For 18 years in the House of Representatives, Dick Armey fought tirelessly for lower taxes, less government, and more freedom. Currently, he is the Co-Chairman of FreedomWorks and leads the same political revolution at the grassroots level.
Dick Armey was born July 7, 1940 in
, the fifth of eight children. He went on to earn a Bachelors Degree from
, a Masters Degree from the
, and a PhD in Economics from the
In 1972, he began what would be a 13-year stint at the
, where he would rise to become chairman of the Economics Department.
One night while watching C-SPAN, Armey became convinced that he could work effectively as a Congressman. He was a strong believer in the policies of Ronald Reagan and he knew the President needed reinforcements in Congress. This initiated the beginning of his political career.
Armey was first elected to Congress in 1984 and went to
in1985 as a novice.
In 1986, Armey accomplished his first legislative success: passage of an amendment to reform public housing. Armey called passage of this legislation "the most heart-warming work I've done. It makes you feel like you're really making a difference."
Equally important during term, Armey passed landmark legislation that would close down obsolete military bases. As a result of his work, more than 100 obsolete bases are being closed, saving the taxpayers $4 billion per year.After the success of base closing, Armey found a new challenge in federal farm policy. Armey and a bipartisan coalition saved taxpayers $14 billion by pressuring the agriculture committees to bring forward leaner bills. This laid the groundwork for the free market reforms passed in the 1996 Freedom to Farm legislation.
In 1990, Armey vehemently disagreed with President Bush's tax hike and convinced the Republican Conference, by a 3-to-1 margin, to pass his resolution opposing "new taxes and all tax-rate increases as a means of reducing the federal budget deficit." The House Republican leadership realized that Dick Armey was influential with the Conference and in January of 1991, Armey was appointed ranking Republican on the Joint Economic Committee.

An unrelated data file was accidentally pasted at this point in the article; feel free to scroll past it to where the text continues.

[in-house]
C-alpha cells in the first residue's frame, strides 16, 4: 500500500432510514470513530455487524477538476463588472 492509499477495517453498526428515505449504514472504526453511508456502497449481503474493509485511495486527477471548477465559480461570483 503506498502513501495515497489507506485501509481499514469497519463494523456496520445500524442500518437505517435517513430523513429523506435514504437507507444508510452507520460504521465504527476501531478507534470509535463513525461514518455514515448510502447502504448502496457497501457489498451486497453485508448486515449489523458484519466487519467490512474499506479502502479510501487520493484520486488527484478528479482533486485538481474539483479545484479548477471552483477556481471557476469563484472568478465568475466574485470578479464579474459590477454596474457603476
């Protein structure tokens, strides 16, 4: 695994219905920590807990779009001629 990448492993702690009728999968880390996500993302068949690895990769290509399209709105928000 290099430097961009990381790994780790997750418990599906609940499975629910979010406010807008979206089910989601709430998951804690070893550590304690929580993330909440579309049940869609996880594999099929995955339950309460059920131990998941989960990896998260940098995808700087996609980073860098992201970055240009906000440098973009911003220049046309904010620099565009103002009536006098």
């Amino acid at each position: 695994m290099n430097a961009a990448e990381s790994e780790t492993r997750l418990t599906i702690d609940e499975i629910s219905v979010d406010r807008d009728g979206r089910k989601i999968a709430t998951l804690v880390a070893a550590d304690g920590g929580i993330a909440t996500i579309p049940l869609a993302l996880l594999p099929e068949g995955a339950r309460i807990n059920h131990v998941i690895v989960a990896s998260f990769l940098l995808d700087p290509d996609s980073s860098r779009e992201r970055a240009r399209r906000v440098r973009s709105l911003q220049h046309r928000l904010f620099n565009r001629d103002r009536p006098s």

While at the Joint Economic Committee, Armey decided to seek a place in the Republican leadership as Conference Chairman. On December 8, 1992, Armey won his race 88-84.
Despite the losing battle to stop the largest tax increase in history and increasing bitterness over the Clinton health care plan early as Majority Leader, Armey was able to set aside partisanship to work for NAFTA.
By 1994, the public was disenchanted with Congress. Republicans, who were in the minority, believed that the American people were ready for a bold and dynamic legislative agenda. The result was the Contract with
, of which Armey was the main author. The Contract was a success. Republicans took control of the House for the first time in 40 years and Dick Armey became the Majority Leader.
The 104th was one of the most productive Congresses in recent memory. Fully 60 percent of the Contract with
was signed into law, including a historic welfare reform bill. Congress passed the first balanced budget in a generation as well as overhauls of telecommunications, farming, and health care.
Despite a reputation for principled stands, Armey's Congressional record was one of bipartisanship. As he said in 1993, "I've never had a confrontation with another member of Congress that was the source of any enjoyment. It's a part of the job that has to be done. You can compromise on details, you can compromise on strategies, but you must never compromise on principles."
Since joining FreedomWorks in 2003, Armey has traveled to over 20 states, rallying grassroots, testifying before state and federal governments, meeting with pro-reform legislators, and challenging "backsliding" politicians while helping advance FreedomWorks' mission of lower taxes, less government, and more freedom.
In the past, Armey has been referred to as an idea machine and a one-man think tank. Armey has written four books, Price Theory: A Policy-Welfare Approach (1977), The Freedom Revolution (1995), The Flat Tax (1996), and Armey's Axioms (2003).
Armey and his wife Susan attend
. They have five children. Armey is an avid bass fisherman and believes in the restorative powers of fishing, where he can put aside the pressures of work and spend time with his wife and children.